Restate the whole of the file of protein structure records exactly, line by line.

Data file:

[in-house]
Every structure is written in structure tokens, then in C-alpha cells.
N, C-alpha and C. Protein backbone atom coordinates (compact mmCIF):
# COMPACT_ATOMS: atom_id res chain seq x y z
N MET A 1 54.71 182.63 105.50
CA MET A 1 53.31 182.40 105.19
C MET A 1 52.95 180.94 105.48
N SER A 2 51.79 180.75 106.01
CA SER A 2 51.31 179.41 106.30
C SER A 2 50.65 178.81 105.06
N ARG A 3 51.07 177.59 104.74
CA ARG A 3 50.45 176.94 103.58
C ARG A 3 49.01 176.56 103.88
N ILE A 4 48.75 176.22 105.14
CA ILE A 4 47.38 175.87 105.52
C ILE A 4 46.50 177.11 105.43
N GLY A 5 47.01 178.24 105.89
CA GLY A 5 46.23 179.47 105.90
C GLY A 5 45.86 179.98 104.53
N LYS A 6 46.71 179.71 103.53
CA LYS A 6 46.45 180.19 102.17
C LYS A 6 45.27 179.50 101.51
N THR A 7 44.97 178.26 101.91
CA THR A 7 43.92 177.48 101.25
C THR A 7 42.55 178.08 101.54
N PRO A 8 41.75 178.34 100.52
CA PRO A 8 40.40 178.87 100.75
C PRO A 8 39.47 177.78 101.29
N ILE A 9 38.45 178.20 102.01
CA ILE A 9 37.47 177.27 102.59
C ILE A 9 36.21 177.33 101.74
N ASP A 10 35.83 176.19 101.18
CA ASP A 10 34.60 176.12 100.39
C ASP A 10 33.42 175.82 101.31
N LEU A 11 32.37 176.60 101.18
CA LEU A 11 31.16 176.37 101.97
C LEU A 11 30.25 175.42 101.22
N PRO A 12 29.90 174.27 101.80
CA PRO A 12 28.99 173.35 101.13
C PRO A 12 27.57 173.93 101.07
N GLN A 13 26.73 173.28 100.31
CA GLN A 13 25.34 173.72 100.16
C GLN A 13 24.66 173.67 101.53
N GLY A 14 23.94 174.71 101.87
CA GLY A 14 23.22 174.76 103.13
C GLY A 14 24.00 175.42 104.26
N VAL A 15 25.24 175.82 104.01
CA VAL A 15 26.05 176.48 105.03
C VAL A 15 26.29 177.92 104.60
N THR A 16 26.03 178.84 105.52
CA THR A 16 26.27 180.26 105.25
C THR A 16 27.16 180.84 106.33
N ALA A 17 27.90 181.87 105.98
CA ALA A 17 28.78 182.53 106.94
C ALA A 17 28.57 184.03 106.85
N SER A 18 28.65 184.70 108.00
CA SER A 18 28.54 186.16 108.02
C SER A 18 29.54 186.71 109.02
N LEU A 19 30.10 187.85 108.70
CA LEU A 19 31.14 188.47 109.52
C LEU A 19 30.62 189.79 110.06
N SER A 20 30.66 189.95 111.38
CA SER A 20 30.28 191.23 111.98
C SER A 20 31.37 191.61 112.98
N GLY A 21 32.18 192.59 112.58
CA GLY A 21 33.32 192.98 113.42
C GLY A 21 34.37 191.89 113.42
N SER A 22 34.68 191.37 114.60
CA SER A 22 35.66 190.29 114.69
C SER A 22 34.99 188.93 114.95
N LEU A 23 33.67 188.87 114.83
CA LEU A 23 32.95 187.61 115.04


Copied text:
[in-house]
Every structure is written in structure tokens, then in C-alpha cells.
N, C-alpha and C. Protein backbone atom coordinates (compact mmCIF):
# COMPACT_ATOMS: atom_id res chain seq x y z
N MET A 1 54.71 182.63 105.50
CA MET A 1 53.31 182.40 105.19
C MET A 1 52.95 180.94 105.48
N SER A 2 51.79 180.75 106.01
CA SER A 2 51.31 179.41 106.30
C SER A 2 50.65 178.81 105.06
N ARG A 3 51.07 177.59 104.74
CA ARG A 3 50.45 176.94 103.58
C ARG A 3 49.01 176.56 103.88
N ILE A 4 48.75 176.22 105.14
CA ILE A 4 47.38 175.87 105.52
C ILE A 4 46.50 177.11 105.43
N GLY A 5 47.01 178.24 105.89
CA GLY A 5 46.23 179.47 105.90
C GLY A 5 45.86 179.98 104.53
N LYS A 6 46.71 179.71 103.53
CA LYS A 6 46.45 180.19 102.17
C LYS A 6 45.27 179.50 101.51
N THR A 7 44.97 178.26 101.91
CA THR A 7 43.92 177.48 101.25
C THR A 7 42.55 178.08 101.54
N PRO A 8 41.75 178.34 100.52
CA PRO A 8 40.40 178.87 100.75
C PRO A 8 39.47 177.78 101.29
N ILE A 9 38.45 178.20 102.01
CA ILE A 9 37.47 177.27 102.59
C ILE A 9 36.21 177.33 101.74
N ASP A 10 35.83 176.19 101.18
CA ASP A 10 34.60 176.12 100.39
C ASP A 10 33.42 175.82 101.31
N LEU A 11 32.37 176.60 101.18
CA LEU A 11 31.16 176.37 101.97
C LEU A 11 30.25 175.42 101.22
N PRO A 12 29.90 174.27 101.80
CA PRO A 12 28.99 173.35 101.13
C PRO A 12 27.57 173.93 101.07
N GLN A 13 26.73 173.28 100.31
CA GLN A 13 25.34 173.72 100.16
C GLN A 13 24.66 173.67 101.53
N GLY A 14 23.94 174.71 101.87
CA GLY A 14 23.22 174.76 103.13
C GLY A 14 24.00 175.42 104.26
N VAL A 15 25.24 175.82 104.01
CA VAL A 15 26.05 176.48 105.03
C VAL A 15 26.29 177.92 104.60
N THR A 16 26.03 178.84 105.52
CA THR A 16 26.27 180.26 105.25
C THR A 16 27.16 180.84 106.33
N ALA A 17 27.90 181.87 105.98
CA ALA A 17 28.78 182.53 106.94
C ALA A 17 28.57 184.03 106.85
N SER A 18 28.65 184.70 108.00
CA SER A 18 28.54 186.16 108.02
C SER A 18 29.54 186.71 109.02
N LEU A 19 30.10 187.85 108.70
CA LEU A 19 31.14 188.47 109.52
C LEU A 19 30.62 189.79 110.06
N SER A 20 30.66 189.95 111.38
CA SER A 20 30.28 191.23 111.98
C SER A 20 31.37 191.61 112.98
N GLY A 21 32.18 192.59 112.58
CA GLY A 21 33.32 192.98 113.42
C GLY A 21 34.37 191.89 113.42
N SER A 22 34.68 191.37 114.60
CA SER A 22 35.66 190.29 114.69
C SER A 22 34.99 188.93 114.95
N LEU A 23 33.67 188.87 114.83
CA LEU A 23 32.95 187.61 115.04